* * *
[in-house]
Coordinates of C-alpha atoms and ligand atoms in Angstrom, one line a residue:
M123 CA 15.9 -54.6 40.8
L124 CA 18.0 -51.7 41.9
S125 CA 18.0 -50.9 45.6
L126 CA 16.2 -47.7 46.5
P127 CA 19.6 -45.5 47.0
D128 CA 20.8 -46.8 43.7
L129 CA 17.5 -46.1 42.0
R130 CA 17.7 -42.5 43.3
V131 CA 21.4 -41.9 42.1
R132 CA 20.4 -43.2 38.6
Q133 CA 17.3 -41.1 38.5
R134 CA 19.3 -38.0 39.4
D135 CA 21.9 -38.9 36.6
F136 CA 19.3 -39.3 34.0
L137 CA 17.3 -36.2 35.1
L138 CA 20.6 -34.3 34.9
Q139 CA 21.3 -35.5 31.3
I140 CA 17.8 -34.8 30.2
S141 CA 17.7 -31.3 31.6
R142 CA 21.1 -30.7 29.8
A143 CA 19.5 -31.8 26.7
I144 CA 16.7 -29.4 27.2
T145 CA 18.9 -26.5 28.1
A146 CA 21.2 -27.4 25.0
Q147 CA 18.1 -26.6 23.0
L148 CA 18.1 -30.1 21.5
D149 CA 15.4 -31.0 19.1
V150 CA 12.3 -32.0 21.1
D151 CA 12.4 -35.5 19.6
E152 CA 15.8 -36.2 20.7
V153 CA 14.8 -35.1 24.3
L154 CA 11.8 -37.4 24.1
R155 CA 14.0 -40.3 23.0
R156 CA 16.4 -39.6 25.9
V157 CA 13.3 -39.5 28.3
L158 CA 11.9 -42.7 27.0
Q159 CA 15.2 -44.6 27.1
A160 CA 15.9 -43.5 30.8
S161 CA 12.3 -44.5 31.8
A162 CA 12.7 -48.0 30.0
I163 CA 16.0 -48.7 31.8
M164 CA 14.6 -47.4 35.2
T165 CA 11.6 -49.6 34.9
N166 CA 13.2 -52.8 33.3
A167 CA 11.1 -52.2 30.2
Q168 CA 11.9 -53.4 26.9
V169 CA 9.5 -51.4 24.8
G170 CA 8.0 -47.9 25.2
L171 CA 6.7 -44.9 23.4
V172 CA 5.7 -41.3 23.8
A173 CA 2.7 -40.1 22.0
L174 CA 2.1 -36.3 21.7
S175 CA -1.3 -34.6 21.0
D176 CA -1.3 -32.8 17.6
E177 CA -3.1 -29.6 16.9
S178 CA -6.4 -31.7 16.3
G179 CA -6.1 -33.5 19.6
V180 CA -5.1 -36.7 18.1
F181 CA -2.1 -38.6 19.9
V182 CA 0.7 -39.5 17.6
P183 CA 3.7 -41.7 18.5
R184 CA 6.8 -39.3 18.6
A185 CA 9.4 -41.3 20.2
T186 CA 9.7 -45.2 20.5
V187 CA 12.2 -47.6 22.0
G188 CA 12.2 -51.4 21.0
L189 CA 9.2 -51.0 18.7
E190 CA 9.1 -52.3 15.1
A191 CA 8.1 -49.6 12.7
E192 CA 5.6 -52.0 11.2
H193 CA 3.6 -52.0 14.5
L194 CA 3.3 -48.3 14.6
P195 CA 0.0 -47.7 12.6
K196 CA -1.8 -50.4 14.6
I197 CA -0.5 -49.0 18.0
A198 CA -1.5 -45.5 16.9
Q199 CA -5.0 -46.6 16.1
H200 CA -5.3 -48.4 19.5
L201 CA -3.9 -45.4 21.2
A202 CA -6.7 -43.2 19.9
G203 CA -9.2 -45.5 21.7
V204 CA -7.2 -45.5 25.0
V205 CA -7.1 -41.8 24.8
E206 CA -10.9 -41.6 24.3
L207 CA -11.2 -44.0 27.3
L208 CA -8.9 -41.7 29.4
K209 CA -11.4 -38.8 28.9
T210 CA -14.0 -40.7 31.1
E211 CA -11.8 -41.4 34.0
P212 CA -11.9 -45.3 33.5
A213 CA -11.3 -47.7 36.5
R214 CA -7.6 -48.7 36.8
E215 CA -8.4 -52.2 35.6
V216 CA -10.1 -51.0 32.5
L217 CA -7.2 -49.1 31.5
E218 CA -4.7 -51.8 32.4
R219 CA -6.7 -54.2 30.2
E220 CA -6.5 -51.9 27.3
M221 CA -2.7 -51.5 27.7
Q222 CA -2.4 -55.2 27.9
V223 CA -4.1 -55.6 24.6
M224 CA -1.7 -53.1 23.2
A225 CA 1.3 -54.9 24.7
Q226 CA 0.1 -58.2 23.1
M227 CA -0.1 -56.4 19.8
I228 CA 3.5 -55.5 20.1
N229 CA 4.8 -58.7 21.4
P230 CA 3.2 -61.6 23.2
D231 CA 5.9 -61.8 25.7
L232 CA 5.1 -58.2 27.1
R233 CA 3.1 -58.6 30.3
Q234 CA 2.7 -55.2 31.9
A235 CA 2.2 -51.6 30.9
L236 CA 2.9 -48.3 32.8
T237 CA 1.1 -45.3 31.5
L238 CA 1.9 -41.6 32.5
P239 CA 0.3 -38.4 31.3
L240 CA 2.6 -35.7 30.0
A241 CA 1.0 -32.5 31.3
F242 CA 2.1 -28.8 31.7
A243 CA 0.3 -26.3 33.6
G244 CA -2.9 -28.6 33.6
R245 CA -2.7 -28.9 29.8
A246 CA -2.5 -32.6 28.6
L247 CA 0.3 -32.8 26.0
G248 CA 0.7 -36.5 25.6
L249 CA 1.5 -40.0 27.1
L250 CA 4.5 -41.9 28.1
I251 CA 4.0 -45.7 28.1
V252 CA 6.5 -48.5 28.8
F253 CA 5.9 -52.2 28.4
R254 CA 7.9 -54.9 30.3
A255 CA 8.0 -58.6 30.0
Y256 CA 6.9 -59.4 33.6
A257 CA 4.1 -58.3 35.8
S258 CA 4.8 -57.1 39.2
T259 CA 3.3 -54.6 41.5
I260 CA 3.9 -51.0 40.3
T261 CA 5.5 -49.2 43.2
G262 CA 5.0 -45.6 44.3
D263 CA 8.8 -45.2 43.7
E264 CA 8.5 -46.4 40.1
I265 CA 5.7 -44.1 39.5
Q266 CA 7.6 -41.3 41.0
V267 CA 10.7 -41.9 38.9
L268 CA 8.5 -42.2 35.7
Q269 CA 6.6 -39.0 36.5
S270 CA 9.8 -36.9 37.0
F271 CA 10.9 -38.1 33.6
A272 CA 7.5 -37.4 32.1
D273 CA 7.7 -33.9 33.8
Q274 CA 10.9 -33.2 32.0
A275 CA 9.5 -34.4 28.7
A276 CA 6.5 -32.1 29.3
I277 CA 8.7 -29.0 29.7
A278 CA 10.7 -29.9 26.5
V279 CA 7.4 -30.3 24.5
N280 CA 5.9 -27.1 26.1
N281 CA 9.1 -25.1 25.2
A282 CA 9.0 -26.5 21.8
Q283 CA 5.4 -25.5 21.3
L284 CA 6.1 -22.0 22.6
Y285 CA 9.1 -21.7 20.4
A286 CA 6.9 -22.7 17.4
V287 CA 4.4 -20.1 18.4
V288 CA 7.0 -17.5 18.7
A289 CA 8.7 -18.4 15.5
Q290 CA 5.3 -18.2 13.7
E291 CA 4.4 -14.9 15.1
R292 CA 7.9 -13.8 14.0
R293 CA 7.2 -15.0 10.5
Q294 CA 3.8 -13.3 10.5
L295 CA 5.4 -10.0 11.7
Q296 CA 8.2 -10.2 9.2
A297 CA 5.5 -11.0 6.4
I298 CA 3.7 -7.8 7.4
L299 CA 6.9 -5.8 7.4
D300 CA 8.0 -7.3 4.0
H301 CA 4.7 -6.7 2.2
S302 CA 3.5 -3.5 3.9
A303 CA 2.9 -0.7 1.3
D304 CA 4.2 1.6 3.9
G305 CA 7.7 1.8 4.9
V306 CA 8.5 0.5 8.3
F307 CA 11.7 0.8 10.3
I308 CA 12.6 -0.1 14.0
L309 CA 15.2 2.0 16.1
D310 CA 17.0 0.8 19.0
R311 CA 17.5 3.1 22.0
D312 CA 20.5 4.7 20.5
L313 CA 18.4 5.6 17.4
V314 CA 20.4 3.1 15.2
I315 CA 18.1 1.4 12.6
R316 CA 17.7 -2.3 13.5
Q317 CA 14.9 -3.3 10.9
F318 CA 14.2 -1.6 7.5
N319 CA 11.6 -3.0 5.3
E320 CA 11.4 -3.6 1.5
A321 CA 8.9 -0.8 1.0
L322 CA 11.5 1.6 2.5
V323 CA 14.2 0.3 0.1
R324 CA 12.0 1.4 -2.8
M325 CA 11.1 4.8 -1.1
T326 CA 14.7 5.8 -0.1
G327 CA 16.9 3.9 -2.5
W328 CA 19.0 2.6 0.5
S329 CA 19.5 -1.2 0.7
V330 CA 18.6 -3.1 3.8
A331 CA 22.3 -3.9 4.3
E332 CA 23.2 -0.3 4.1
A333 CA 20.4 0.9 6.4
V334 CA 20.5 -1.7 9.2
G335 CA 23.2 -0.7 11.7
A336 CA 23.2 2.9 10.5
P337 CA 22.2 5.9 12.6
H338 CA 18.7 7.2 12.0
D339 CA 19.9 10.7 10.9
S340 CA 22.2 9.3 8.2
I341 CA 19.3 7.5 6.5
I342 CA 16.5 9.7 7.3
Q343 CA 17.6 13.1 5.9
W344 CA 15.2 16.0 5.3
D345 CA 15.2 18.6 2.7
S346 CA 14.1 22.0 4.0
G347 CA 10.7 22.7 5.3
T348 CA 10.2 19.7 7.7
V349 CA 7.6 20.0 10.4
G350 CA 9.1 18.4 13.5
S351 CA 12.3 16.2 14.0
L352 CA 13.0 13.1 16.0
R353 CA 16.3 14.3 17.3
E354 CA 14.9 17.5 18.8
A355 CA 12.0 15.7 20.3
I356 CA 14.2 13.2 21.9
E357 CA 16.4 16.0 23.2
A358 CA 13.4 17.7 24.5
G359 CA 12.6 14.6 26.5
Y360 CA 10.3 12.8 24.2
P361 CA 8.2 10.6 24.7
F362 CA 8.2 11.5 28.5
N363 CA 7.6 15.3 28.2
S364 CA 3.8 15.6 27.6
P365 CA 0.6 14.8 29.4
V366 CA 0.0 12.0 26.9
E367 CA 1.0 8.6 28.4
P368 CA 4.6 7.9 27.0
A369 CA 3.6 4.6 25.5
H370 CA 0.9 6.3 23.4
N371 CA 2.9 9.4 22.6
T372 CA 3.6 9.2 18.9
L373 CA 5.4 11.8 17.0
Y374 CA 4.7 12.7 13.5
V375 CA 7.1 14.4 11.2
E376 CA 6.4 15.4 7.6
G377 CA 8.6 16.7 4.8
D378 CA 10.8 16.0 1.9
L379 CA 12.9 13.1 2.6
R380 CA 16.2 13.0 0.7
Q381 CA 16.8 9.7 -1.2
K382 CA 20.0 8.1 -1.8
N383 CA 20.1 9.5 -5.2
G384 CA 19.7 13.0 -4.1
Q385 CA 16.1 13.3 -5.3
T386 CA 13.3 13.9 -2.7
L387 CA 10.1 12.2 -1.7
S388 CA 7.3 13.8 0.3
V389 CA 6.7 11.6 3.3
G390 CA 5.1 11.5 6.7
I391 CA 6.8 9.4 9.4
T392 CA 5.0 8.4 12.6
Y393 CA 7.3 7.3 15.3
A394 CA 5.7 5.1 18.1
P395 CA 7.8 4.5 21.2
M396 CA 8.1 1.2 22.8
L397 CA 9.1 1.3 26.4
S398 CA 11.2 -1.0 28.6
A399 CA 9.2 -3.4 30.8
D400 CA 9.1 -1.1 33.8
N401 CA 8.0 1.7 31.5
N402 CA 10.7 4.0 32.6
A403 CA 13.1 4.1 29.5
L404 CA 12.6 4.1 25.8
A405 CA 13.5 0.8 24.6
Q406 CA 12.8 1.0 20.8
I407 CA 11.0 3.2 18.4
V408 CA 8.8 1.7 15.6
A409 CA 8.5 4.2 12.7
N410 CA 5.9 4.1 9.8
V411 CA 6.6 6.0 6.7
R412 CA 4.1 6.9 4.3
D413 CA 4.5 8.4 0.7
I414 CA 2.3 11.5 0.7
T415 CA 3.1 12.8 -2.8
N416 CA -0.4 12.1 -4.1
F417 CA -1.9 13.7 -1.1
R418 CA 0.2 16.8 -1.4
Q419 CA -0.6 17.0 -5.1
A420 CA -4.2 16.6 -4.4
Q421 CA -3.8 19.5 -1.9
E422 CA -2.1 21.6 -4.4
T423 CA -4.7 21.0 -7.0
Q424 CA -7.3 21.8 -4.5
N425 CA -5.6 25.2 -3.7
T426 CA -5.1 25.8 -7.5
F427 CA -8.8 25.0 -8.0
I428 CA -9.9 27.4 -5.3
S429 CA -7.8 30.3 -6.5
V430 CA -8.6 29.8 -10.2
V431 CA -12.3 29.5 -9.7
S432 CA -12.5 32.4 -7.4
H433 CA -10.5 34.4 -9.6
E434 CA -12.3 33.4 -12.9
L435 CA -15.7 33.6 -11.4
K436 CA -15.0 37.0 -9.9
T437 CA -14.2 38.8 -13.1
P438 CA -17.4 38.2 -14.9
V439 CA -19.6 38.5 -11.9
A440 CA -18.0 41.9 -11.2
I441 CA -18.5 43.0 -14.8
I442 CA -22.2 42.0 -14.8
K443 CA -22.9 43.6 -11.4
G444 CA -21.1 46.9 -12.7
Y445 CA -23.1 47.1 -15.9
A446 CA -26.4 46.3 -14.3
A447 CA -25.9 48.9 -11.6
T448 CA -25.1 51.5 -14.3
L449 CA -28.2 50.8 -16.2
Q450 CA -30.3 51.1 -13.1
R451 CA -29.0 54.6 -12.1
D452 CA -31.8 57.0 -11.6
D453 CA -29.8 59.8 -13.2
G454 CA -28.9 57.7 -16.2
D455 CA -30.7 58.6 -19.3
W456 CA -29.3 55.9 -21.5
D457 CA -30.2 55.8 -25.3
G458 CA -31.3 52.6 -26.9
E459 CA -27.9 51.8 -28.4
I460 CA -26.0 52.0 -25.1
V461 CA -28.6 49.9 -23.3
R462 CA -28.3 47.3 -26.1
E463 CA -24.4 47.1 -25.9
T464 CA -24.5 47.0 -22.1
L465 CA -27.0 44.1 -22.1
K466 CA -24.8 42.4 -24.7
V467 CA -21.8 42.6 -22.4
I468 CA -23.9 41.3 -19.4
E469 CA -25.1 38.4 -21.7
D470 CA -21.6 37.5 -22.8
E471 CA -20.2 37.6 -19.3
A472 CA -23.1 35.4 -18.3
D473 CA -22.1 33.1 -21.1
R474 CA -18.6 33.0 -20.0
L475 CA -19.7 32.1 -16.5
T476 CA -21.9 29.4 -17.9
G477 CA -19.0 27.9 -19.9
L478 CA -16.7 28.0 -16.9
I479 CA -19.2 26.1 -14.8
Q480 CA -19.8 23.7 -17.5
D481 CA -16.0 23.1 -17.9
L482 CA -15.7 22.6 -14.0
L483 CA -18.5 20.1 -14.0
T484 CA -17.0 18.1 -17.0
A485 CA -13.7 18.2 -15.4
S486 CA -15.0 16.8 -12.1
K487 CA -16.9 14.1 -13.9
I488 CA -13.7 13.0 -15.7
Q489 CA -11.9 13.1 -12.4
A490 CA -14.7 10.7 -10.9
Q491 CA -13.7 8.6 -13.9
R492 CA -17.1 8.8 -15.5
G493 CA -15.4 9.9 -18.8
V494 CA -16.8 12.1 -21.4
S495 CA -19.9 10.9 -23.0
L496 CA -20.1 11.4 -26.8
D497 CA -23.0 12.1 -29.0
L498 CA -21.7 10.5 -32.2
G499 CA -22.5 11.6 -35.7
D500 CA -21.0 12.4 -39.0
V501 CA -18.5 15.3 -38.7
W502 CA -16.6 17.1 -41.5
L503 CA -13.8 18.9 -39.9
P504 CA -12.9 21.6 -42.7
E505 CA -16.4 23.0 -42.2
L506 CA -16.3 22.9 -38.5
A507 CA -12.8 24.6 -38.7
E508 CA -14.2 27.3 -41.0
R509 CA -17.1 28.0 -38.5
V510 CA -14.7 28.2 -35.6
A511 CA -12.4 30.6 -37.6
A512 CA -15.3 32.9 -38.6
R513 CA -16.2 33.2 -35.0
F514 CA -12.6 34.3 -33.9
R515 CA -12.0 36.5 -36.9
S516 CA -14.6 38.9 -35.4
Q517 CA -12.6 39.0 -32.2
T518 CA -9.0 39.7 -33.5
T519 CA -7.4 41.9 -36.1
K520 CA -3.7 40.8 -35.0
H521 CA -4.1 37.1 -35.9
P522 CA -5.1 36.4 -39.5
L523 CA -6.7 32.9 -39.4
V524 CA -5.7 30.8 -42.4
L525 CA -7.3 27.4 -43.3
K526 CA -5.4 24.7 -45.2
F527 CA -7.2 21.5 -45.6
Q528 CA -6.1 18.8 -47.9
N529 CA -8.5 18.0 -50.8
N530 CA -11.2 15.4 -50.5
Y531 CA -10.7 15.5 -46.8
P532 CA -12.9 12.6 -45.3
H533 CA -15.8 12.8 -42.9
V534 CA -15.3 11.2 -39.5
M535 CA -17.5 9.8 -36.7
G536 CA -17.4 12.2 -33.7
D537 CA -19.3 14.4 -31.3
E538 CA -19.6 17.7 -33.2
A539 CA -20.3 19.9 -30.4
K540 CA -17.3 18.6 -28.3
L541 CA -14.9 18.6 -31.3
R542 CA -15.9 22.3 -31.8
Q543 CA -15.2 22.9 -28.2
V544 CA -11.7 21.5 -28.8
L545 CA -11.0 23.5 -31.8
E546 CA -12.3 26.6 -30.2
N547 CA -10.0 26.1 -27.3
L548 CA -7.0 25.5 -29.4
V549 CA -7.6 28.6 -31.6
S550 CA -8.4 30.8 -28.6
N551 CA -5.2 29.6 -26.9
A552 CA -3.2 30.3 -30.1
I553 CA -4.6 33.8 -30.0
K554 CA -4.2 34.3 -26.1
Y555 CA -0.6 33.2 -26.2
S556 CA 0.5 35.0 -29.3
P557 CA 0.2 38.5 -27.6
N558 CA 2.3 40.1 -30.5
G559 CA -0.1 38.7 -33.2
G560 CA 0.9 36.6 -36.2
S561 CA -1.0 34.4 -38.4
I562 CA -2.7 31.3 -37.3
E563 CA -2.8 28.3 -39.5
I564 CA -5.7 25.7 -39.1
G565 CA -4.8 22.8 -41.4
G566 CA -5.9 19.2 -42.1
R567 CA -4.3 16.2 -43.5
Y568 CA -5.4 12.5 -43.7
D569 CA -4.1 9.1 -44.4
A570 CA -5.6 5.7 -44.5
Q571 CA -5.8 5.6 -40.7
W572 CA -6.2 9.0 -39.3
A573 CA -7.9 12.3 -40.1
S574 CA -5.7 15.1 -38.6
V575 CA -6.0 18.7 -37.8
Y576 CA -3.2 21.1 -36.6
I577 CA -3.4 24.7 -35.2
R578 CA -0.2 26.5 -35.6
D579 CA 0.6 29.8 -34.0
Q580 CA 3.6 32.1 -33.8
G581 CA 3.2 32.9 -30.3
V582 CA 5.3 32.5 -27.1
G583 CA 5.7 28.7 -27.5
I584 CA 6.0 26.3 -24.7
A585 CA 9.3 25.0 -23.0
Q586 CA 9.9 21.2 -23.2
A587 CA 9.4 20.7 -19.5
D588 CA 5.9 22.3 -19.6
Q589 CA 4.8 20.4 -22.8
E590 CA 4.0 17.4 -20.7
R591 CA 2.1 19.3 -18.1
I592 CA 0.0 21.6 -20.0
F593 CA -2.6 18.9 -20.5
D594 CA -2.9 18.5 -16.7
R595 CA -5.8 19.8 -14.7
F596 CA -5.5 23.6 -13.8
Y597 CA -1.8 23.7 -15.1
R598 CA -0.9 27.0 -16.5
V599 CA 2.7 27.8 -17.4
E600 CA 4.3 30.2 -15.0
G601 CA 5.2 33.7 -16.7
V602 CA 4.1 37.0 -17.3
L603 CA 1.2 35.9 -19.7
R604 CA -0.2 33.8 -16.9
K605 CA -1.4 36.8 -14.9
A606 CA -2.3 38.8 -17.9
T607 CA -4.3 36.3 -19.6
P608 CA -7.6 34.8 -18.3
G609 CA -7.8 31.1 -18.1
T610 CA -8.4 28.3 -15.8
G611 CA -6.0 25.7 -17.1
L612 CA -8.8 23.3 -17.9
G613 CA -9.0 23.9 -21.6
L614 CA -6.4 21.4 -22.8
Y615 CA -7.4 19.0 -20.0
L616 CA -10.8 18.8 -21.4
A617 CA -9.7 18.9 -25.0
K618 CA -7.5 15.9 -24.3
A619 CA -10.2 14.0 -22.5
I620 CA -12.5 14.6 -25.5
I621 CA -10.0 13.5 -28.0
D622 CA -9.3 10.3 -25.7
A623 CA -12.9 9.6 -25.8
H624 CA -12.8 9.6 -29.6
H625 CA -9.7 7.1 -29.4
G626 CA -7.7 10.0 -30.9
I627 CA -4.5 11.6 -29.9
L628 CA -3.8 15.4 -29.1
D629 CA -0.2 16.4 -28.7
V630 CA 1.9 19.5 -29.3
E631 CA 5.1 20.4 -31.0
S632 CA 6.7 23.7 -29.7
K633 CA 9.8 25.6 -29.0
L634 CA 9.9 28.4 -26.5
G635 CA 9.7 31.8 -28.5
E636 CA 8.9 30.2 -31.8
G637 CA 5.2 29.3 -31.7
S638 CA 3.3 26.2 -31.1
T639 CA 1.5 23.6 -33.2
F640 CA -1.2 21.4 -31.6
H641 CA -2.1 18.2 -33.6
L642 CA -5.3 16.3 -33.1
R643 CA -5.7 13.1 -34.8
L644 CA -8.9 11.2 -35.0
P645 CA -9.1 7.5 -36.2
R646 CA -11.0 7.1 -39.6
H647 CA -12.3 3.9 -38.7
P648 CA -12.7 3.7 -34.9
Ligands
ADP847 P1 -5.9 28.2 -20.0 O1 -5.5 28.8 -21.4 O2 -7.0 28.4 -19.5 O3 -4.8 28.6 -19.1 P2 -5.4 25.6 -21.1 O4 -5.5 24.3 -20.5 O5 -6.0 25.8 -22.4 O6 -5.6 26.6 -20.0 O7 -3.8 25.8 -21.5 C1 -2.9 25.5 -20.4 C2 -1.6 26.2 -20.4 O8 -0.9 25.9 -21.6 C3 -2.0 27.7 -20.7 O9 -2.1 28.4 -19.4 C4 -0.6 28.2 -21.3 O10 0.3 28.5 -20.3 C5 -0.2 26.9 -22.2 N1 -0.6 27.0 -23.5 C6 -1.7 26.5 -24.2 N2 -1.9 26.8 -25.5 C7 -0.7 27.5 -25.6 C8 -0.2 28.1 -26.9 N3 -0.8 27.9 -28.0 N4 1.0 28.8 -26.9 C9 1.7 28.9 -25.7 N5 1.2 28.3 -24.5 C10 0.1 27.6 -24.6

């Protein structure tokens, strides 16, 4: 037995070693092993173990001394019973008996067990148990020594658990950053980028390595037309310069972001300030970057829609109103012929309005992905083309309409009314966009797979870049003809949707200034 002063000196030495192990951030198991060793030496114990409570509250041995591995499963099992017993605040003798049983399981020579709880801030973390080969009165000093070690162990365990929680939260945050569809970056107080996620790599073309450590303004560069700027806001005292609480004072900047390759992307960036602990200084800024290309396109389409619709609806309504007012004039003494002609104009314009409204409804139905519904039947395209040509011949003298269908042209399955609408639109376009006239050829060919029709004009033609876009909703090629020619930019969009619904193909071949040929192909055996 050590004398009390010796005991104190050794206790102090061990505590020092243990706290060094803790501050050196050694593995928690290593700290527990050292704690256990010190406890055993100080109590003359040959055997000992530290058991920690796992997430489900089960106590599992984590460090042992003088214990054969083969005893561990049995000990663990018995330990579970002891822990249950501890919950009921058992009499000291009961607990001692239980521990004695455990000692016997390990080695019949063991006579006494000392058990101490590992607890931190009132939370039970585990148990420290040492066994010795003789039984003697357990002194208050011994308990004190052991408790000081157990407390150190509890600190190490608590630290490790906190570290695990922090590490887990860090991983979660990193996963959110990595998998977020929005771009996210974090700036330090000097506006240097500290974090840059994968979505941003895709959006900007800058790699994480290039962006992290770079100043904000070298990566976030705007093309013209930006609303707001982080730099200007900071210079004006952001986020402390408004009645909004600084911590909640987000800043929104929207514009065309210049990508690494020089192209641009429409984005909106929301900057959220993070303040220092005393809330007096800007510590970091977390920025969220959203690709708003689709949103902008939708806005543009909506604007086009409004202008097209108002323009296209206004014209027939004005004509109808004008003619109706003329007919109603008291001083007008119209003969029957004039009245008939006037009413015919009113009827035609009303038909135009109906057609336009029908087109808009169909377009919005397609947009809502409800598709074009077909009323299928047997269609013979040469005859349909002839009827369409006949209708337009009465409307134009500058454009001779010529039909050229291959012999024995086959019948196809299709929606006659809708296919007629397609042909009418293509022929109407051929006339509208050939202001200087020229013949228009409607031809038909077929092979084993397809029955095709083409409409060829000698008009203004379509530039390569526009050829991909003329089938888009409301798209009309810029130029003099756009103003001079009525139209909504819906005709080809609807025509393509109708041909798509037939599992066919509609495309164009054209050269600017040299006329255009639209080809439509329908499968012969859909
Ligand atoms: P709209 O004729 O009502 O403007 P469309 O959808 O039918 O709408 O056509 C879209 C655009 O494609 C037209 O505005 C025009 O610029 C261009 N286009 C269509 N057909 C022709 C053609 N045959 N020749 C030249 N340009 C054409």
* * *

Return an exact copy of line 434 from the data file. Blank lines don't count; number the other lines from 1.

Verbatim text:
K554 CA -4.2 34.3 -26.1